Future steps after receiving replies from Rajapakse, Prabakaran
COLOMBO: Norway, the facilitator for the Sri Lankan peace process on Friday held the Liberation Tigers of Tamil Eelam (LTTE) responsible for the failure of the scheduled Oslo talks.
In an "unprecendented move," Oslo also sought written replies from President Mahinda Rajapakse and the LTTE leader, V. Prabakaran, to five critical questions that would define the prospects of conflict resolution.
In a direct indictment of the LTTE, Oslo said the Tigers had arrived in Oslo after accepting its invitation and had subsequently "raised objections to the previously communicated intentions and modalities for the meeting. This was the reason for the meeting not being held.''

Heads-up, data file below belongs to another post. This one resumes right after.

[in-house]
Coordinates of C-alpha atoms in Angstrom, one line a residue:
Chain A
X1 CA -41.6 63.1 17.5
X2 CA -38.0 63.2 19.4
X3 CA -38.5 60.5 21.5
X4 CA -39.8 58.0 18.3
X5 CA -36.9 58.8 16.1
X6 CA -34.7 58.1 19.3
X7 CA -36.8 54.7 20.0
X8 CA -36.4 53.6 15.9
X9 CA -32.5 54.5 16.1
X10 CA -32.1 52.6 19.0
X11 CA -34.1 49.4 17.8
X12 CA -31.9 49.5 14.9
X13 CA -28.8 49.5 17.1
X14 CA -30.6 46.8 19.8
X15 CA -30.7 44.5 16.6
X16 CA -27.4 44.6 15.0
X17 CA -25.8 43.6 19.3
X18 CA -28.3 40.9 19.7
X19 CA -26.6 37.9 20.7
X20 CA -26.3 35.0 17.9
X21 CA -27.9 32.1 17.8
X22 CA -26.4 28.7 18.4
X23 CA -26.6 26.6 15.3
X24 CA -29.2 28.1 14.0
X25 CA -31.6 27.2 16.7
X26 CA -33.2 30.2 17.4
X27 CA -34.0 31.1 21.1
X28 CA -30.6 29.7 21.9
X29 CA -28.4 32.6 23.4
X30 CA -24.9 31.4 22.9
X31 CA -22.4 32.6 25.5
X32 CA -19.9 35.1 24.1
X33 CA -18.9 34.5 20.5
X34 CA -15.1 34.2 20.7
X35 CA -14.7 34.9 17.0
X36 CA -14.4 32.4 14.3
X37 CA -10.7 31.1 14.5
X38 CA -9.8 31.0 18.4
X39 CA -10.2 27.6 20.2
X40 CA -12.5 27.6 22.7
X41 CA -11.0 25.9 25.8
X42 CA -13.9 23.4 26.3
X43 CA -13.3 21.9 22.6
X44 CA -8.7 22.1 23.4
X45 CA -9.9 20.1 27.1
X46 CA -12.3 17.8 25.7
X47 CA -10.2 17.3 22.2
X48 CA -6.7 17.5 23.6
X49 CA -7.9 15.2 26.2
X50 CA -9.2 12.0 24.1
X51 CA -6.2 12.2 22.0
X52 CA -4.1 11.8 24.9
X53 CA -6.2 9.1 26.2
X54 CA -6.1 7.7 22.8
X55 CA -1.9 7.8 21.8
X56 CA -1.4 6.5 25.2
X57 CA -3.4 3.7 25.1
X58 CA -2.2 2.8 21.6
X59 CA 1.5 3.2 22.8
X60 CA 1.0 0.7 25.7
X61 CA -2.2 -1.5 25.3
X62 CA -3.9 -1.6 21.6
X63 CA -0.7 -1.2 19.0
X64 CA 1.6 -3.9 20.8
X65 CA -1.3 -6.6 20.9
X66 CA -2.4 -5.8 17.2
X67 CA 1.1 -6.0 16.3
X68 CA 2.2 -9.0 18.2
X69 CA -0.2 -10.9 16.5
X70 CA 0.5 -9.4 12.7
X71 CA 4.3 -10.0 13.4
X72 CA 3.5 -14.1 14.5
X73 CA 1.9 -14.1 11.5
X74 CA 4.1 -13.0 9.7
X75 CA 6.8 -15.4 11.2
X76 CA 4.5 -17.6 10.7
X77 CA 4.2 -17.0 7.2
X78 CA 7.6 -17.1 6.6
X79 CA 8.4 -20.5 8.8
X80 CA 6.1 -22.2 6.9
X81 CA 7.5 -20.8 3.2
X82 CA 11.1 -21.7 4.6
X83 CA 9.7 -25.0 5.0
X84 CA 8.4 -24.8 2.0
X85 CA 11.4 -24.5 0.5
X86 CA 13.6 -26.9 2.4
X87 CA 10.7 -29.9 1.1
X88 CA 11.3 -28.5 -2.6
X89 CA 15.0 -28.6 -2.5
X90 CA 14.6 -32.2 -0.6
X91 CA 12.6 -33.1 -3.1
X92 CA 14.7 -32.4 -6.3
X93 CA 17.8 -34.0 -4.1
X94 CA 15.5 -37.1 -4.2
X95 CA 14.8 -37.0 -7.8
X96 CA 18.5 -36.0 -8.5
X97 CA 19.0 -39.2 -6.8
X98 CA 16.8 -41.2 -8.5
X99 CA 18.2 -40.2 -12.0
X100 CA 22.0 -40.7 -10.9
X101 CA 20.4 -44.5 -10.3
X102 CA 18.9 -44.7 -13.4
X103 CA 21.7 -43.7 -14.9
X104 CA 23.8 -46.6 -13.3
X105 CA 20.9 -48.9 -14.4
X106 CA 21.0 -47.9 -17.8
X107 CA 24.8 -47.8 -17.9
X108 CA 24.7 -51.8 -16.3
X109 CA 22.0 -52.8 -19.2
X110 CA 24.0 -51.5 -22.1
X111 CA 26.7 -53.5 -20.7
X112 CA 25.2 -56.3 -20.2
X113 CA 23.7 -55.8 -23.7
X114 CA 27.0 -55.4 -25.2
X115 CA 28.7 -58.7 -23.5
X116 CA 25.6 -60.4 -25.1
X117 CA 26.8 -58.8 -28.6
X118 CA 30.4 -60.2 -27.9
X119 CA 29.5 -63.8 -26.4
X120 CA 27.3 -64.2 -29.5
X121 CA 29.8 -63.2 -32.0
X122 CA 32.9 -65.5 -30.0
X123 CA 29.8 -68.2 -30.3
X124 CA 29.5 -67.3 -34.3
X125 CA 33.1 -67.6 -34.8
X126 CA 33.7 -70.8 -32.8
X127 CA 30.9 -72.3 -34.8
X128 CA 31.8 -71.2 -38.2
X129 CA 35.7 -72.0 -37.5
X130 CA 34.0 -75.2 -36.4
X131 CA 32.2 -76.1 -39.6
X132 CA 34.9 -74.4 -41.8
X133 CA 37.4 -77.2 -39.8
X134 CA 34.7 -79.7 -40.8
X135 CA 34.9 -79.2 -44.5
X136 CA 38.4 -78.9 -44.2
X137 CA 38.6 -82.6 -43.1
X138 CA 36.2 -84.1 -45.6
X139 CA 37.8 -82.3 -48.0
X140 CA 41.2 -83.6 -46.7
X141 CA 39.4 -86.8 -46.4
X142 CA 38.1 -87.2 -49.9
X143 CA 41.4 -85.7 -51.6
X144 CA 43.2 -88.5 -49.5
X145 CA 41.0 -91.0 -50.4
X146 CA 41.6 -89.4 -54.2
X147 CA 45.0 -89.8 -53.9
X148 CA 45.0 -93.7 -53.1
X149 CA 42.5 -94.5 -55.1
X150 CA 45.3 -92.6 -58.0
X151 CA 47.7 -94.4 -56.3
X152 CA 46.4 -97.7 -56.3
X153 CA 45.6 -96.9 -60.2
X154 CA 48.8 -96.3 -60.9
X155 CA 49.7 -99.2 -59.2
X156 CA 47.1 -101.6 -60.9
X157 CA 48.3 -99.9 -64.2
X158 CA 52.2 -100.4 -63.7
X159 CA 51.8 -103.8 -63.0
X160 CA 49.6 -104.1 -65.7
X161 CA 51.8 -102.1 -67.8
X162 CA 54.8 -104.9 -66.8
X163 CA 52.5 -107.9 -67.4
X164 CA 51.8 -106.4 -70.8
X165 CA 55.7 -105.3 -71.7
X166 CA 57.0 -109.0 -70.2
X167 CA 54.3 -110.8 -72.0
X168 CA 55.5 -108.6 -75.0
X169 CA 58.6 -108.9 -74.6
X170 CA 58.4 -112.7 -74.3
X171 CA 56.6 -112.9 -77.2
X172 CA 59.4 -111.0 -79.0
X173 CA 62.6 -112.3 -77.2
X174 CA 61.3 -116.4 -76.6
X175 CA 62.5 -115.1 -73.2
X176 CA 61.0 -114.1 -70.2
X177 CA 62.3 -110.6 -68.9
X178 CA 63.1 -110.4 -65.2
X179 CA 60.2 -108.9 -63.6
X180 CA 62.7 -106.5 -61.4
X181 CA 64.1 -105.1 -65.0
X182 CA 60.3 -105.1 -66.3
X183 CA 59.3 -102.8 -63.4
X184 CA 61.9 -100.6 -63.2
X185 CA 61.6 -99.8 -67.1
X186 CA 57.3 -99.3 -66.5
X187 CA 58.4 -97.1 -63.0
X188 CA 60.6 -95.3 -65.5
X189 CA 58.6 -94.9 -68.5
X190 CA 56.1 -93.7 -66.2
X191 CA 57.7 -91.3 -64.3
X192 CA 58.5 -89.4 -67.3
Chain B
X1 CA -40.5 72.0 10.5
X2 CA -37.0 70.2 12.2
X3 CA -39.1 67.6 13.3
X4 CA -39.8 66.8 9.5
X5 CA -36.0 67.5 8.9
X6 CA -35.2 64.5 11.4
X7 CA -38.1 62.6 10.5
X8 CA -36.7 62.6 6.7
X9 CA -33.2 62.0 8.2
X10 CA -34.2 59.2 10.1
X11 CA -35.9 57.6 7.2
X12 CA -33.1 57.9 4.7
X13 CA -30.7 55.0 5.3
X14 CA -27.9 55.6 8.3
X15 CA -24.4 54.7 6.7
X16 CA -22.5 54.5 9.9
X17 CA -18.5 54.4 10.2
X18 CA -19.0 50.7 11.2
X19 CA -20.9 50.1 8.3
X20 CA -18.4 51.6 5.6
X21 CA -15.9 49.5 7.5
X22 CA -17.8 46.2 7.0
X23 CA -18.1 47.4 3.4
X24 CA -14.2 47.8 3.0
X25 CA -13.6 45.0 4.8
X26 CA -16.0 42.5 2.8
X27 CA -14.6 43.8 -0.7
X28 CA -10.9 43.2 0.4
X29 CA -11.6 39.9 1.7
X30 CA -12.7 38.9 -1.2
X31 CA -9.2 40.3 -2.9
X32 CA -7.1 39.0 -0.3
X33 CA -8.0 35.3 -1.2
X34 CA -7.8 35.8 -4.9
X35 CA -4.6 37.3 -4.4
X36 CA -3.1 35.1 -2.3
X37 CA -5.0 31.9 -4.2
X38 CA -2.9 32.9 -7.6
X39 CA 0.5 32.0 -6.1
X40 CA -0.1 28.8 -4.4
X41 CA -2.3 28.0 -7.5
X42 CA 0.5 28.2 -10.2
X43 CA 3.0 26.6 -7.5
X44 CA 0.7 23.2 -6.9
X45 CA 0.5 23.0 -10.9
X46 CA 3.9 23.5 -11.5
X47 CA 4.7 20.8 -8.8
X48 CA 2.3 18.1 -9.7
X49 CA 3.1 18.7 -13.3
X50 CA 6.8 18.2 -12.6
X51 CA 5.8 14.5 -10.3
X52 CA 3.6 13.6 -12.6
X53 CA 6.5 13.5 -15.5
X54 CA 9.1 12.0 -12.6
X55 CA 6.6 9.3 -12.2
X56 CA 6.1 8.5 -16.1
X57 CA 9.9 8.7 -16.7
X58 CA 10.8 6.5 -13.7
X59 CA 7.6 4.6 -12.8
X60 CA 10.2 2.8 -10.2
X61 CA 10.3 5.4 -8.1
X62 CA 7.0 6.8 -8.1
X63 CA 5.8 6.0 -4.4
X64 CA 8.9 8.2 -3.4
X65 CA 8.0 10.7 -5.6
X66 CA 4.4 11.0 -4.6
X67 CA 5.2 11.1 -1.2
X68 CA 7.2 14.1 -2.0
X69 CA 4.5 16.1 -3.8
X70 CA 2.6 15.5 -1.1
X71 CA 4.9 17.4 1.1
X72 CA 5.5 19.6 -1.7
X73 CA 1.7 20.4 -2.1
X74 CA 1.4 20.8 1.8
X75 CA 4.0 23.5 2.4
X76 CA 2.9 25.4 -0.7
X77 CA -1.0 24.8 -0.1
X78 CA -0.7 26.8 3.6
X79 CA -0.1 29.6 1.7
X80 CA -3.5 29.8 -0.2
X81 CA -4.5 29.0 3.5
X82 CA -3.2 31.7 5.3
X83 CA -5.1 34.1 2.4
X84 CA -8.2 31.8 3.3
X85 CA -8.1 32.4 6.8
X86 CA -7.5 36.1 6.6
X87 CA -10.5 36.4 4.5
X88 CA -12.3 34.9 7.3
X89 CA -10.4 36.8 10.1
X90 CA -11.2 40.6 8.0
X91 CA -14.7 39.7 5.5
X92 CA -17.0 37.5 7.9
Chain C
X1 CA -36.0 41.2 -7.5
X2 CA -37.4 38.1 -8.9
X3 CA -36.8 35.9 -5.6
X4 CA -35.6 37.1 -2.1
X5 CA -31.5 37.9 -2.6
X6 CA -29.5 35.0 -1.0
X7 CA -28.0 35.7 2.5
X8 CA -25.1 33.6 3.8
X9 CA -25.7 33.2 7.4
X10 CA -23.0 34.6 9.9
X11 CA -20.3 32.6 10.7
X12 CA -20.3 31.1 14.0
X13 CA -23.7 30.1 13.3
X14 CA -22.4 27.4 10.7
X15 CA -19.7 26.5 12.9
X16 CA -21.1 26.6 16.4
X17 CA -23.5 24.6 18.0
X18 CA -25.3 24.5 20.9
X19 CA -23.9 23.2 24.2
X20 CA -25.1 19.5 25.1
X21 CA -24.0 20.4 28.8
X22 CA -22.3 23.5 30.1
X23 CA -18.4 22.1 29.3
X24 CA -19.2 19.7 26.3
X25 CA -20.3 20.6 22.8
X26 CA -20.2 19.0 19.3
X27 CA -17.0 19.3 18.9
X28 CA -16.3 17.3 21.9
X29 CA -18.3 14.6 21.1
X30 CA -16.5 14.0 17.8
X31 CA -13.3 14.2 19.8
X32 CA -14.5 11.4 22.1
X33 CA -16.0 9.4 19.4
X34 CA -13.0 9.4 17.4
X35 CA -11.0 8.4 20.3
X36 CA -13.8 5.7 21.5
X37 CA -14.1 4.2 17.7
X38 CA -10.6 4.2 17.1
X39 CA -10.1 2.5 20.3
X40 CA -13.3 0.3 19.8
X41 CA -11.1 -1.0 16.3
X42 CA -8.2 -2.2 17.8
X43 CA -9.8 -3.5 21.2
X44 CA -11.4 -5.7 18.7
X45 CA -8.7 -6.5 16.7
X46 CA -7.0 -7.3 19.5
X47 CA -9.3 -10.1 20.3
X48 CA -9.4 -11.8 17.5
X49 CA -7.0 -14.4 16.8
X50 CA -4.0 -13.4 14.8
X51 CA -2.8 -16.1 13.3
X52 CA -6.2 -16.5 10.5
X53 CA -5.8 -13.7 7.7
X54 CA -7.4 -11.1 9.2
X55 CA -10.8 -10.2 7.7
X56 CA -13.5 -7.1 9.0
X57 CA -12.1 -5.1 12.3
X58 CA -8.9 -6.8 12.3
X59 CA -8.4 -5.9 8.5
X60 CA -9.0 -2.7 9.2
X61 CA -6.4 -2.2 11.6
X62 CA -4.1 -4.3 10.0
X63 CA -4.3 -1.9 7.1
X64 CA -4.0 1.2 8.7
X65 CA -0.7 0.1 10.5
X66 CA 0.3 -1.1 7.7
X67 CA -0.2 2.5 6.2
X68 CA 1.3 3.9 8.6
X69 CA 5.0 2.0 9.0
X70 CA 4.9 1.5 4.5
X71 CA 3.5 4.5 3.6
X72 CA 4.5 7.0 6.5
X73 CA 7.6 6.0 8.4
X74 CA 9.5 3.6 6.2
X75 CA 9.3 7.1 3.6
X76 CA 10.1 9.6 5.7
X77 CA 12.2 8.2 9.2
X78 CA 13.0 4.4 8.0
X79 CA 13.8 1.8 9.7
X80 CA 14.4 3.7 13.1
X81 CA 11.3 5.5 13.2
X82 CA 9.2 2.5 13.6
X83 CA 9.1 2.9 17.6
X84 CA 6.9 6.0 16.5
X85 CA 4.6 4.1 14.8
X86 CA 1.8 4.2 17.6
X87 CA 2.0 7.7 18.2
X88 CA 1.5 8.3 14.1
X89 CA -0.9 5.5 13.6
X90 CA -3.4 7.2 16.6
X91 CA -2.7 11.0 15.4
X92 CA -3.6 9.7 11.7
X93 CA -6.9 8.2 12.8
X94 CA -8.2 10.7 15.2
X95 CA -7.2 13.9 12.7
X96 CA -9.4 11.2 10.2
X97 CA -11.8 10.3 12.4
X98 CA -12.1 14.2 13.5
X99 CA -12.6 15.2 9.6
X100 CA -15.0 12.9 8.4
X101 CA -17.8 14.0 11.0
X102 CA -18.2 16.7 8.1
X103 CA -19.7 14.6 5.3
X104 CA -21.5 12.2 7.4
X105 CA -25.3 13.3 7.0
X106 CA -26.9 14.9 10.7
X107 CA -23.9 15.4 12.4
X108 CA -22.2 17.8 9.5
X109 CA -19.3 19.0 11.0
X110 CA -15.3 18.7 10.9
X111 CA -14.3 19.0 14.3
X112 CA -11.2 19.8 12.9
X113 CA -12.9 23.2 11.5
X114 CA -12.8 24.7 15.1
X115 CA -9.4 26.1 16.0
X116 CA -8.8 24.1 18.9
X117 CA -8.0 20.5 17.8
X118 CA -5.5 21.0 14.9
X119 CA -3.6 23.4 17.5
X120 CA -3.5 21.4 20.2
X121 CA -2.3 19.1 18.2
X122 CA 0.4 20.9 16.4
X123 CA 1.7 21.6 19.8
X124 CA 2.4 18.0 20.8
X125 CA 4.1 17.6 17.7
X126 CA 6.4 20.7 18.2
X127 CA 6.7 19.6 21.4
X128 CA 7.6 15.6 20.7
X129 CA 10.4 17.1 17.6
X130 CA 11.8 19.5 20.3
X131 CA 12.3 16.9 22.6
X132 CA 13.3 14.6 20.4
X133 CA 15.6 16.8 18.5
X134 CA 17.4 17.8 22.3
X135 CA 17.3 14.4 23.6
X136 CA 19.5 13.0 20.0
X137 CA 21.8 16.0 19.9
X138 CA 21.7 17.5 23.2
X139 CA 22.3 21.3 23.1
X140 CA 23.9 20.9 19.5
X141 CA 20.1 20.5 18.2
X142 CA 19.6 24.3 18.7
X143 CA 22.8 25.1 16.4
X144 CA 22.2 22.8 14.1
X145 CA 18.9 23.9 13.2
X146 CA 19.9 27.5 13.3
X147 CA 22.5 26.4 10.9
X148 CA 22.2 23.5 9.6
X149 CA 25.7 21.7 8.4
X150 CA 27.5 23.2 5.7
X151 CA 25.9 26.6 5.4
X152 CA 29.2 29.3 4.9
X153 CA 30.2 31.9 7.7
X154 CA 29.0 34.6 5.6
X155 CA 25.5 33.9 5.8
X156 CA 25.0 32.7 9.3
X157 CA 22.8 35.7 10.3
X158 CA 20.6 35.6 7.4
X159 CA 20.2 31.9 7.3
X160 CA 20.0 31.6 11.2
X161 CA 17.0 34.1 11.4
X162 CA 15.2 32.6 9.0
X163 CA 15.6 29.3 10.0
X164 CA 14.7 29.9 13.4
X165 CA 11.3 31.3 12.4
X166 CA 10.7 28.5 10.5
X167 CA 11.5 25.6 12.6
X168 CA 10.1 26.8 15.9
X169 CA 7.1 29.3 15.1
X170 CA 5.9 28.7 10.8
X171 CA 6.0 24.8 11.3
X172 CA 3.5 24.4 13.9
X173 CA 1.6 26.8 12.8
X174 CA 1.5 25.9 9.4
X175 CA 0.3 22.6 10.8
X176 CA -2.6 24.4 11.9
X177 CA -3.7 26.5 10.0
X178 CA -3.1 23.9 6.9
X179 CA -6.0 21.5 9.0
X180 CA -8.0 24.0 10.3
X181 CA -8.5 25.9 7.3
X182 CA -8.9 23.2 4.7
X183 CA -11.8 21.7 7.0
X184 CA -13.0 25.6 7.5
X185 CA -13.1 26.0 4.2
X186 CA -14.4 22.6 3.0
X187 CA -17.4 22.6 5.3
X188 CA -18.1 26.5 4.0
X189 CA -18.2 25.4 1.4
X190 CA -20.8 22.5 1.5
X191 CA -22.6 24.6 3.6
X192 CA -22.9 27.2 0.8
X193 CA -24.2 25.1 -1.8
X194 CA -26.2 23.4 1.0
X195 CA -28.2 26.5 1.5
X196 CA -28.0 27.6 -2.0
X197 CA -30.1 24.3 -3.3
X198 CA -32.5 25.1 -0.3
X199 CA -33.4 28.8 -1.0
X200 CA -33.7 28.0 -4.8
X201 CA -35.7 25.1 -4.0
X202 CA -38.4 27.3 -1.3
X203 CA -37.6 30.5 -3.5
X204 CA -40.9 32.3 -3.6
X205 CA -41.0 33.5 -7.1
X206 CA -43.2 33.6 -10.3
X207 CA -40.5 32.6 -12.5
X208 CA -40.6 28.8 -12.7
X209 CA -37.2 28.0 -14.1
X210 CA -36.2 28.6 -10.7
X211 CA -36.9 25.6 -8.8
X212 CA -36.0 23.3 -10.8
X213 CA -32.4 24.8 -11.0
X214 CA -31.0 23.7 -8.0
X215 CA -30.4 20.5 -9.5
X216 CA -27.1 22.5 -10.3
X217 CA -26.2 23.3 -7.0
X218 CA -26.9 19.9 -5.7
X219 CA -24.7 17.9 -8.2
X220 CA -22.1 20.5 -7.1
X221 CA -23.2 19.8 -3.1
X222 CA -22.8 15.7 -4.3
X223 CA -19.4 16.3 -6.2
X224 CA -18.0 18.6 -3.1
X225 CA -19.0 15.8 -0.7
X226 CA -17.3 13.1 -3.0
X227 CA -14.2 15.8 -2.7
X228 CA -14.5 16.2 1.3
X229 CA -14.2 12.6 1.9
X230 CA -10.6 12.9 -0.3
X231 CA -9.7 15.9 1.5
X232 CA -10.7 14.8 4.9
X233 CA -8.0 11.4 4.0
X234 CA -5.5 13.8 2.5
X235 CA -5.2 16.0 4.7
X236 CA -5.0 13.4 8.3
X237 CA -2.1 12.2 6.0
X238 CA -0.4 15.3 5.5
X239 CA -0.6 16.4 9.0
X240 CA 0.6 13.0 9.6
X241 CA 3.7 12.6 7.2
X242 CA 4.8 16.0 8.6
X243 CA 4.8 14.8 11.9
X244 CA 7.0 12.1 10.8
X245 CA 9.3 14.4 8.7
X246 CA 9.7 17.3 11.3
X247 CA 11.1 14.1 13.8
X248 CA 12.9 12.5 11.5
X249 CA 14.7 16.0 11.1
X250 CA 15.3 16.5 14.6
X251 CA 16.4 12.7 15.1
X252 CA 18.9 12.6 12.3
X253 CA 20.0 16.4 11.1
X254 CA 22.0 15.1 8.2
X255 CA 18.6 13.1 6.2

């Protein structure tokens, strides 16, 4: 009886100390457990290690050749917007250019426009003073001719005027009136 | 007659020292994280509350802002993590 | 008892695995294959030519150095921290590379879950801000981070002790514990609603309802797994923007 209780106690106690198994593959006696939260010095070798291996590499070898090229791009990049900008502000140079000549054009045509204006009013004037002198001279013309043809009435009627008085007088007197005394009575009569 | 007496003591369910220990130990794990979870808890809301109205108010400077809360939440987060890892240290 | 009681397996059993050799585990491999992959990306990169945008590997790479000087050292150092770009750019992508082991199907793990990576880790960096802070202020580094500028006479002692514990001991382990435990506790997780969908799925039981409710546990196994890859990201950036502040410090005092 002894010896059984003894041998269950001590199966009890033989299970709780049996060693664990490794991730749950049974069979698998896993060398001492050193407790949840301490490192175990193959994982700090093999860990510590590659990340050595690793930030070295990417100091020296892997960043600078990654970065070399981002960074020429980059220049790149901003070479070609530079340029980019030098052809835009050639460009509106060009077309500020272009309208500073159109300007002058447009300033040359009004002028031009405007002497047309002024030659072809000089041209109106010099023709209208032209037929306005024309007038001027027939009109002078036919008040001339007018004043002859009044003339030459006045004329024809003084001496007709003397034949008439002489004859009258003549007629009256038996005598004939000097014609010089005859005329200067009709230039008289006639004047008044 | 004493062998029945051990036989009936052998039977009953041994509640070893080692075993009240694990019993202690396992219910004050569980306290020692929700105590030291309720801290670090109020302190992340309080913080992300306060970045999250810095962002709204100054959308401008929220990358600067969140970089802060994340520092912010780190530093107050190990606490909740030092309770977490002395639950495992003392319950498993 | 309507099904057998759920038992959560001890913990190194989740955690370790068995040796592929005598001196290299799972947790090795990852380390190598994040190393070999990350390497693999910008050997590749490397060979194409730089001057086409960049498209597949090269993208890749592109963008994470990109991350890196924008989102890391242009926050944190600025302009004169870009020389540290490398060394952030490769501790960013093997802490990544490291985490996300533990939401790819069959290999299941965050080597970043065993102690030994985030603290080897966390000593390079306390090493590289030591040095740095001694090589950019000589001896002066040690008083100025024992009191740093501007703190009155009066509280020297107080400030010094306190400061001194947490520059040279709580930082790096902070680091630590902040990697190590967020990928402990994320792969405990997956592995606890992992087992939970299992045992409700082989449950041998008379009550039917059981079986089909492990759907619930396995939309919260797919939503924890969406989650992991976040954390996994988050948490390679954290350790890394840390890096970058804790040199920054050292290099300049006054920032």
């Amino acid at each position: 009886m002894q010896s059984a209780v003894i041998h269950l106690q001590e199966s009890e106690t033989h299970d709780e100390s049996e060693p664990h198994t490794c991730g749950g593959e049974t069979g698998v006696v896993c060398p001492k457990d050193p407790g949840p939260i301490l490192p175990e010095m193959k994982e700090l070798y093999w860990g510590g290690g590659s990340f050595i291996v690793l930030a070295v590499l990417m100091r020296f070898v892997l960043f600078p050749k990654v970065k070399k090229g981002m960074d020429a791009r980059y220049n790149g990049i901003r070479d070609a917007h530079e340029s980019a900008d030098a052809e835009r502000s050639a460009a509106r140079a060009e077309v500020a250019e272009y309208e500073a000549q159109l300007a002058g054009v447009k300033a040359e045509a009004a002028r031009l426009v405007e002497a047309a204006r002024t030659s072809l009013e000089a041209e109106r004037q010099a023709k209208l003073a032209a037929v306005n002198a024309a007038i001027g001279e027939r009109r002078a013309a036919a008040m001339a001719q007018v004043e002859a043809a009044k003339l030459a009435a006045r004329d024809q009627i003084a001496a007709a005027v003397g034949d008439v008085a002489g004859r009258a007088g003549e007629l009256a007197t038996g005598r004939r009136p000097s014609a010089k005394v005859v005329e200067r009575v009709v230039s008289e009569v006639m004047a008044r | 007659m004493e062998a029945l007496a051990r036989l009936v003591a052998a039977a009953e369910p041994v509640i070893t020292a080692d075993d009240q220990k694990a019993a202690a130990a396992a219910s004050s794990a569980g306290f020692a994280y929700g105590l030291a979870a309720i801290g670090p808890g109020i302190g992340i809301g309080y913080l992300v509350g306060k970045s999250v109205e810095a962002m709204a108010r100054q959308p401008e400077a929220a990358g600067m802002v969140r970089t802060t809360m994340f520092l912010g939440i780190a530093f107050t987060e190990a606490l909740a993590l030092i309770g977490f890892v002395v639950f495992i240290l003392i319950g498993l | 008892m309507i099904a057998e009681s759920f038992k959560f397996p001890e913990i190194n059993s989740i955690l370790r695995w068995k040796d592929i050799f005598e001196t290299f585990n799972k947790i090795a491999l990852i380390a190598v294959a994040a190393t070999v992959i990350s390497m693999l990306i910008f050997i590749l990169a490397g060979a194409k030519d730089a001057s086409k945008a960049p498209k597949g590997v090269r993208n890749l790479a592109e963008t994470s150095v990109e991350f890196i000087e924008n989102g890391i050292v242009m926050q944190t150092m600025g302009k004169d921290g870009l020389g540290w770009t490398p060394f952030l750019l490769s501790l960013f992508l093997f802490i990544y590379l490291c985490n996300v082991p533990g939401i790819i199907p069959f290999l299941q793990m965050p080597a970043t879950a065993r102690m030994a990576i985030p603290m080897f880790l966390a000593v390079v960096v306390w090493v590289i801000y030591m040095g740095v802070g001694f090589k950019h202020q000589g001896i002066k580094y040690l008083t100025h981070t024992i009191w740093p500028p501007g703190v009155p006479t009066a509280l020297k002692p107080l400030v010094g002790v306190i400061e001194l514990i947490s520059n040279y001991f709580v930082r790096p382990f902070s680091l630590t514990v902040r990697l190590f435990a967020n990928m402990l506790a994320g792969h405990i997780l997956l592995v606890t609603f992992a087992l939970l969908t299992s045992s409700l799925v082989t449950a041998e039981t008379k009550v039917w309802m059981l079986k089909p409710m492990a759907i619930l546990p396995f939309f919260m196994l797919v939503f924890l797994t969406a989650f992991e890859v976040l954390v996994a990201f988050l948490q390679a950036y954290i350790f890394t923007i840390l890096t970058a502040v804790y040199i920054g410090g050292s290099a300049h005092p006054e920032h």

The first of the five queries posed by Oslo to Mr. Rajapakse and Mr. Prabakaran is whether they "stand committed" to the February 2002 ceasefire agreement.
Security for monitors
The other questions are if the two parties "want the continued existence and operation" of the SLMM, whether they would be able to provide "full security guarantees" for the monitors, employees and physical assets of the SLMM "in all situations," whether they accept amendments to the CFA (relating to the composition of the body) to "enable the continued functioning of the SLMM at the operational level and their willingness to provide full security guarantee" for the current SLMM personnel and assets during a six-month transition period in case of changes in the composition of the monitoring body.
The responses by the Government and the LTTE to these questions would determine the further steps to be taken by Oslo and the SLMM, the Norwegian statement said.
On the LTTE's objection to the presence of members from the E.U., Oslo said, "at present, 37 out of 57 monitors originate from these countries."